determine its serviceability and the engine be dispositioned 
accordingly. The theory used for one indicator missing is that the 
serviceability of the engine is now questionable and the engine must be 
proven serviceable before it can be returned to service. The commenter 
further states that any time engine serviceability is in question, it 
must be proven and cannot be assumed. Requiring operators to remove the 
engine from service, simply because both of the indicators are missing, 
forces operators into a position without recourse. The commenter 
further states that this is the same condition already covered when one 
indicator is missing. The procedure to determine serviceability for 
both indicators missing should follow the procedure for one indicator 
missing but with minor changes.
    We agree. We have changed the compliance section of the AD to allow 
a ground diagnostic test before further flight if both temperature 
indicators are missing.

AD Instructions Not Clear

    One commenter states that the AD instructions for a missing 
indicator are not clear. The instructions for one indicator missing 
assume that the missing indicator has a red window that has turned 
black. The commenter asks if the yellow window of the missing indicator 
should be assumed to be normal color or black. The condition of the 
remaining indicator would make a difference as to whether a diagnostic

[[Page 60212]]

test may be run or if the engine must be removed.
    We agree. PW supplied better instructions in Revision 5 to PW ASB 
No. JT8D A5944, which we incorporated by reference. For troubleshooting 
purposes, any missing temperature indicator is assumed to have the same 
indication as the remaining temperature indicator. Therefore, the 
results of the visual inspection of the one remaining temperature 
indicator should be doubled. This should minimize operator impact due 
to false indications.

Follow-Up Inspection Requirements Too Restrictive

    One commenter states the follow-up inspection requirements for 
certain conditions are too restrictive. In the cases where the proposed 
requirements state to check the temperature indicators following every 
flight should be eased to require a check of the temperature indicators 
once a day. The commenter feels that the economic burden of checking 
the indicators following every flight outweighs the risk.
    We disagree. An indicator with a black window probably is a sign of 
an impending problem with the engine. The typical progression for the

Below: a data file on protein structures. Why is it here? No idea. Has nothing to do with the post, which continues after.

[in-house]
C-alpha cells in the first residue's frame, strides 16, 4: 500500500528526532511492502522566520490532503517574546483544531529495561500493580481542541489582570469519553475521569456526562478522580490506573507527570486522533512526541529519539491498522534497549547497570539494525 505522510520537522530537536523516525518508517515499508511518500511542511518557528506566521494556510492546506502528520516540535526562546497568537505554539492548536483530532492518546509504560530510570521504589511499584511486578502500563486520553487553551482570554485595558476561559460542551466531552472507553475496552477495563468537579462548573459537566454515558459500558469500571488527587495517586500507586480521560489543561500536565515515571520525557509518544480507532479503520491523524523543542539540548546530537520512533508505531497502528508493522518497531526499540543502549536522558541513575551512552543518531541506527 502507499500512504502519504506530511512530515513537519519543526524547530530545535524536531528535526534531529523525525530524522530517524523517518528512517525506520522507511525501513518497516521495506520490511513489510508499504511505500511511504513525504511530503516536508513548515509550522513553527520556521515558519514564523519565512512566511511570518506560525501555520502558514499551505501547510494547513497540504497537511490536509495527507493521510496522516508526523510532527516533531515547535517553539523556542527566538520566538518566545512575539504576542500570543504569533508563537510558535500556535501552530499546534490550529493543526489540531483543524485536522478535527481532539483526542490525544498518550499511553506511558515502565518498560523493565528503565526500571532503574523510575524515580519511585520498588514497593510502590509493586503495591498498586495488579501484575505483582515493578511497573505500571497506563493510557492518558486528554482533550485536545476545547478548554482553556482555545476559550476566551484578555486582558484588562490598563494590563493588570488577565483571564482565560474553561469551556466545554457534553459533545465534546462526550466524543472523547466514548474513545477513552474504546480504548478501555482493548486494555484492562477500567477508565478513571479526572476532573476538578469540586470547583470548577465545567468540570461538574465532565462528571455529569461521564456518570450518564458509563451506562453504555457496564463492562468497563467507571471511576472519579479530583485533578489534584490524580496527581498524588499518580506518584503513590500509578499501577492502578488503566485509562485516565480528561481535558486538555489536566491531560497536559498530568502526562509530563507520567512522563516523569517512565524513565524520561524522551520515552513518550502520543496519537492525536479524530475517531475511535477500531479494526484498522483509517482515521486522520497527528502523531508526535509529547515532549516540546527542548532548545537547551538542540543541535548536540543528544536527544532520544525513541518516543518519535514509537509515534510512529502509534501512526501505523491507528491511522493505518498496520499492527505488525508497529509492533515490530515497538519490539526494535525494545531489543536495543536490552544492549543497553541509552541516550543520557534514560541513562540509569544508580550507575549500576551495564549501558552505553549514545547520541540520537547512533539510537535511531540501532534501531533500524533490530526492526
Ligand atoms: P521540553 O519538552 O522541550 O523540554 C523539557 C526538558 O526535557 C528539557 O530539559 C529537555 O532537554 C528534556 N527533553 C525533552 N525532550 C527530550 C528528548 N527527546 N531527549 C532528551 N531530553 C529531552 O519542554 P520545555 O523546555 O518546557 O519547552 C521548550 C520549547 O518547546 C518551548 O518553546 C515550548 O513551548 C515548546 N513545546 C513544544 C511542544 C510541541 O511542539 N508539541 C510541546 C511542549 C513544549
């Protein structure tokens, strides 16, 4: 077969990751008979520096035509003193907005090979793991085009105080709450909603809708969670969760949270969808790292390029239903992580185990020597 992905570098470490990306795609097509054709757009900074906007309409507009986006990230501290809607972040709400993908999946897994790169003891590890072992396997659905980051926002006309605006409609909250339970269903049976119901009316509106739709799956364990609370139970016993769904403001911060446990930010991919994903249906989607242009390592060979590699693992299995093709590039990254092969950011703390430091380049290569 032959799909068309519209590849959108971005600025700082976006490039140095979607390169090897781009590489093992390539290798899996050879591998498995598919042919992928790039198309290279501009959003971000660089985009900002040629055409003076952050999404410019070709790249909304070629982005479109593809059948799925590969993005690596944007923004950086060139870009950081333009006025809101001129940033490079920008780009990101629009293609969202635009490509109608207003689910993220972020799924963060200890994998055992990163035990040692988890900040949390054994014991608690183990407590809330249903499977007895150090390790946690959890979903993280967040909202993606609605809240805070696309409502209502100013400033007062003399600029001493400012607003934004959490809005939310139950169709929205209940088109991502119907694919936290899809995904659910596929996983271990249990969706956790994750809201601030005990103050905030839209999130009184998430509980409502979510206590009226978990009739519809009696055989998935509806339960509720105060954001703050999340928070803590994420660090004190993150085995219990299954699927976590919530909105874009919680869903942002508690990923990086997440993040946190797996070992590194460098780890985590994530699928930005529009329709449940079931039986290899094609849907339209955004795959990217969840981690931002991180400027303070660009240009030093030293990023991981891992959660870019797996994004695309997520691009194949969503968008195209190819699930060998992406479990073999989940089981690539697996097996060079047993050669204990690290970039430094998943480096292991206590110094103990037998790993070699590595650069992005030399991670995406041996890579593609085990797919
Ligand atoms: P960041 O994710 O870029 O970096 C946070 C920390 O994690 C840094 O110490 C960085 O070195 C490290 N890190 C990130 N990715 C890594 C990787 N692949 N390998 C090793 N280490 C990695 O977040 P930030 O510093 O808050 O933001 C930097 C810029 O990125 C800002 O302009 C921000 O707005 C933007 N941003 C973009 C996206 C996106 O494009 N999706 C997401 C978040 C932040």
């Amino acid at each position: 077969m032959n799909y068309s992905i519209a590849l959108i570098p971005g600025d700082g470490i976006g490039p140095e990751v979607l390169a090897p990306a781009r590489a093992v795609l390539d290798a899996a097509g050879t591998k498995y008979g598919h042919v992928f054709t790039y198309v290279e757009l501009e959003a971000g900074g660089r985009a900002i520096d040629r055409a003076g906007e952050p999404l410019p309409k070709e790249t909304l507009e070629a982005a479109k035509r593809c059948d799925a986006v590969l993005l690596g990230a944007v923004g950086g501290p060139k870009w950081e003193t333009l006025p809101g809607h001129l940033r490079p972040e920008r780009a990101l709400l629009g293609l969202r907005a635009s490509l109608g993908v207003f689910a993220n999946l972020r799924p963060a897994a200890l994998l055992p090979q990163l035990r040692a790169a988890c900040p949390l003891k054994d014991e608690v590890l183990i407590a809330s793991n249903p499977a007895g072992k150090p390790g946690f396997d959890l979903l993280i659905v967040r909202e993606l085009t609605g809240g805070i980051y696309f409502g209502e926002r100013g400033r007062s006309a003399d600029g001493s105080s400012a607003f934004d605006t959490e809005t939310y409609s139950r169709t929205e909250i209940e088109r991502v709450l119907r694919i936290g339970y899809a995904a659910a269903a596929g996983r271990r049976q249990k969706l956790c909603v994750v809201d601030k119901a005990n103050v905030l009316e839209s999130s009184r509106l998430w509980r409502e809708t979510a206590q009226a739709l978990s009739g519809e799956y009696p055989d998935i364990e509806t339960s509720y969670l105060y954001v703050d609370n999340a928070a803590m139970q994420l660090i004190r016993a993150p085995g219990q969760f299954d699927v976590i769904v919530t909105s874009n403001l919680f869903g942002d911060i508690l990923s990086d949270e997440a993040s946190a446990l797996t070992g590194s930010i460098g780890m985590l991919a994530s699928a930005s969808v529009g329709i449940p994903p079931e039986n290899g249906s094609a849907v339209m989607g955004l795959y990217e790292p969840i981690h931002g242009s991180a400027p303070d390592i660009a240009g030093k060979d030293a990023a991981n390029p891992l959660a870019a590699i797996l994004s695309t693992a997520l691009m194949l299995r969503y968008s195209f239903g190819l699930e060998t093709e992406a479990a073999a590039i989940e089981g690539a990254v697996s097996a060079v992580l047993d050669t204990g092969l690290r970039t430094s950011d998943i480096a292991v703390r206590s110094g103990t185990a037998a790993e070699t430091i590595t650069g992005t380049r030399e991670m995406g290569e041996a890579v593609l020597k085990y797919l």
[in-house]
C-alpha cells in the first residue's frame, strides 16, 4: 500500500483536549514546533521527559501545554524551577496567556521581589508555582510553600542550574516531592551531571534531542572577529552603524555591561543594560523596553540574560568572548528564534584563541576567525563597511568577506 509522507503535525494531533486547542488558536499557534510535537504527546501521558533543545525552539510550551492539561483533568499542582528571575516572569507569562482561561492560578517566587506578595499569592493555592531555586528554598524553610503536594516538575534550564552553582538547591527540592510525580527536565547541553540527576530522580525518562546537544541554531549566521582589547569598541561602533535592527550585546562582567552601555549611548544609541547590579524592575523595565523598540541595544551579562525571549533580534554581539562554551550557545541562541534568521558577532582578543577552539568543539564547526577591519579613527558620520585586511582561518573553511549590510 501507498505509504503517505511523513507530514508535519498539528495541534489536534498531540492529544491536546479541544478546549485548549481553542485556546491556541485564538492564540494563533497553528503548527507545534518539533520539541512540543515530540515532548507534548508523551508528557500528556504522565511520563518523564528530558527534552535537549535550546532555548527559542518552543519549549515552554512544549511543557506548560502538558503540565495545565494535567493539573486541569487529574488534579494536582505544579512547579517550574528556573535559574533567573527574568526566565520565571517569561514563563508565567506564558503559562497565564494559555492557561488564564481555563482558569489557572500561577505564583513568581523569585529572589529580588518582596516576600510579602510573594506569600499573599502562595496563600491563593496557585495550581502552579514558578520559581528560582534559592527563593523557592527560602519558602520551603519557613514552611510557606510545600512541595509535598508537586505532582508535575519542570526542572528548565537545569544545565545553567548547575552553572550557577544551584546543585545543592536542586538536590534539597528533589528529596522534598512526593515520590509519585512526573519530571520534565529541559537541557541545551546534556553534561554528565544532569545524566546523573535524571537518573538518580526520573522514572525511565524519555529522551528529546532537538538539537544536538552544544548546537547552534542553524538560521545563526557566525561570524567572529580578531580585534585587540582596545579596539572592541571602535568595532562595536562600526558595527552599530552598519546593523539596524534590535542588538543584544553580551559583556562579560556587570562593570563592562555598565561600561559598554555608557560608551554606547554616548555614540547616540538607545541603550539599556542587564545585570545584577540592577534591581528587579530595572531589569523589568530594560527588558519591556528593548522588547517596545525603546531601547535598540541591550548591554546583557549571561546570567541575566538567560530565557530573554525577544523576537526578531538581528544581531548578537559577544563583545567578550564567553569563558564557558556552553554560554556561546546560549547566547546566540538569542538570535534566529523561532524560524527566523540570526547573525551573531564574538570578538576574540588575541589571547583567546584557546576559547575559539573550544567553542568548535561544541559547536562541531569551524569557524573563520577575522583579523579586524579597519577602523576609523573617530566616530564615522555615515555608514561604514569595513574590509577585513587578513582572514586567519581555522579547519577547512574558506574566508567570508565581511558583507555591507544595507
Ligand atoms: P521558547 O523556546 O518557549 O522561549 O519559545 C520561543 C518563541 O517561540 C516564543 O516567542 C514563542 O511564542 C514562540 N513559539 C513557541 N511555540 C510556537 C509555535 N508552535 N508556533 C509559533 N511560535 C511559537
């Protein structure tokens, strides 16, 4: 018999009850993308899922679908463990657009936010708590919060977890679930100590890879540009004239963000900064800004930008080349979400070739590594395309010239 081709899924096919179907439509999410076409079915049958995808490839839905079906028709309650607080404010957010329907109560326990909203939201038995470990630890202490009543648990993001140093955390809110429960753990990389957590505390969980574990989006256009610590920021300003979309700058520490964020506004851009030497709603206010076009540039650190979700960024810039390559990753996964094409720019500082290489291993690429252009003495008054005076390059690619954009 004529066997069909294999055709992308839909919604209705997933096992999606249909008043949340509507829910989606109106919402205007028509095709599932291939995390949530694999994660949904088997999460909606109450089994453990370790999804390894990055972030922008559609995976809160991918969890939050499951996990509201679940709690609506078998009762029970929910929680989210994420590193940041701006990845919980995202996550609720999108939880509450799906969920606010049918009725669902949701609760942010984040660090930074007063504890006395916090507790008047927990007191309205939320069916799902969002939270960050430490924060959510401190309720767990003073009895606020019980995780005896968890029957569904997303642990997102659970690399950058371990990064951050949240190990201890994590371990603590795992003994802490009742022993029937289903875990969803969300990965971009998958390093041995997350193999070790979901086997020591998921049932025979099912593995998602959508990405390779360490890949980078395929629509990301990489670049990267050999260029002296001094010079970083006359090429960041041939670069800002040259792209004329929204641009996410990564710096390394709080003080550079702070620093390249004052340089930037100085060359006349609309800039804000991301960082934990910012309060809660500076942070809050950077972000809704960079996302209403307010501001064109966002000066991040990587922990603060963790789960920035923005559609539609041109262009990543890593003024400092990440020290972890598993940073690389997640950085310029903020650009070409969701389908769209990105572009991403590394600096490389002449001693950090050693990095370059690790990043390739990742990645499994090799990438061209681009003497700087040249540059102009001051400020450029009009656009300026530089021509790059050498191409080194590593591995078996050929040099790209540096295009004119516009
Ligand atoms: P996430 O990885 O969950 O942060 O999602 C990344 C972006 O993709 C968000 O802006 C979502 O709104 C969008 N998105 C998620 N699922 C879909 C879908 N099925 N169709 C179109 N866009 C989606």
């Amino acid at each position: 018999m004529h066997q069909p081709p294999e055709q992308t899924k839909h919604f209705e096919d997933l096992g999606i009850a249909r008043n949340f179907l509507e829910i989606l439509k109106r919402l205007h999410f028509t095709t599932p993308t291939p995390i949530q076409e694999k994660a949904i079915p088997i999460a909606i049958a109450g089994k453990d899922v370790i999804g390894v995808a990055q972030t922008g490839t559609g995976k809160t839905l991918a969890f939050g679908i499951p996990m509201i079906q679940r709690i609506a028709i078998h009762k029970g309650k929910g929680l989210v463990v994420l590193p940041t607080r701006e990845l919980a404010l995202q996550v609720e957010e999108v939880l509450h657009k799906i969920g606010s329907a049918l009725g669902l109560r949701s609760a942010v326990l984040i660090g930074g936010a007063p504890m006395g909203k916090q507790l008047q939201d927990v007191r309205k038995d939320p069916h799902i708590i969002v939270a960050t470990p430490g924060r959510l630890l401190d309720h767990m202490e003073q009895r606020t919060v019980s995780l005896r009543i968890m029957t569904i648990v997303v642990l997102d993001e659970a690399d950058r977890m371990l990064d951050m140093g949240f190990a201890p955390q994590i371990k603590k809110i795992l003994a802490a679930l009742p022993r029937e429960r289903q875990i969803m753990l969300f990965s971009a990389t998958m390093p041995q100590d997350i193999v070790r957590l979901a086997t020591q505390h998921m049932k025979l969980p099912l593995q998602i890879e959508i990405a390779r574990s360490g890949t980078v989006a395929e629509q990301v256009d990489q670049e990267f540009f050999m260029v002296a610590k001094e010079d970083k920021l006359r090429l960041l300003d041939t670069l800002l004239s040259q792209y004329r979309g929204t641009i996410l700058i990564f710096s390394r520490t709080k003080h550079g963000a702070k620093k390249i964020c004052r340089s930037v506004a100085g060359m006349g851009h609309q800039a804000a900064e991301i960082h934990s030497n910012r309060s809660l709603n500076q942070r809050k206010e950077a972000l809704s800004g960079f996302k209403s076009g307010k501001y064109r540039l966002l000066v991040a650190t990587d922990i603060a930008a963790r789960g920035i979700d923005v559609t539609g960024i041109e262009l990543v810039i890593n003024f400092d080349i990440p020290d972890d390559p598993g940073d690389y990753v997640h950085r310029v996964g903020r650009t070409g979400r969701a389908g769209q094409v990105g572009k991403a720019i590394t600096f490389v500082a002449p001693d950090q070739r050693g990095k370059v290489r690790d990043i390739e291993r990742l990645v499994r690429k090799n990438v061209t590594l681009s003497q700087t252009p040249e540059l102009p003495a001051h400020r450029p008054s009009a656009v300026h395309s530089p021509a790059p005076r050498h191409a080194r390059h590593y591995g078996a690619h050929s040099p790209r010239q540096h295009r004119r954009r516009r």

indicator windows to change from normal tan color to black is as 
follows: One yellow, two yellow, or two yellow with one or two red 
windows. Any combination other than this progression is not expected 
and would signal that the reliability of the engine is in question. For 
example, if both red windows, which are rated about 50 degrees 
Fahrenheit hotter than the yellow windows, have turned black, but none 
of the yellow windows have turned black, a problem may exist with the 
indicator installation, or hot air might be impinging from a stuck 
carbon seal. A ground diagnostic test cannot accurately reproduce the 
symptom of a stuck carbon seal. In one case following an indication of 
one yellow window and one red window turned black, a shaft fracture 
occurred only two cycles after a visual inspection, despite engine 
diagnostic test and other troubleshooting. This type of failure will 
occur quickly, which is why intensive inspections are required.

Use of Dual-Window Temperature Indicators

    One commenter agrees with the proposed AD that dual-window 
temperature indicators should be used and sealed to minimize false 
indications. The commenter further states that in a situation where hot 
air impingement or indicator contamination is determined to cause a 
false indication, a ground diagnostic test should be allowed to return 
the engine to service.
    We partially agree. In most cases, operators will be unable to show 
that the source of black windows seen during a visual inspection is 
indicator contamination or hot air impingement. Operators must follow 
all of the manufacturer's instructions for installation of temperature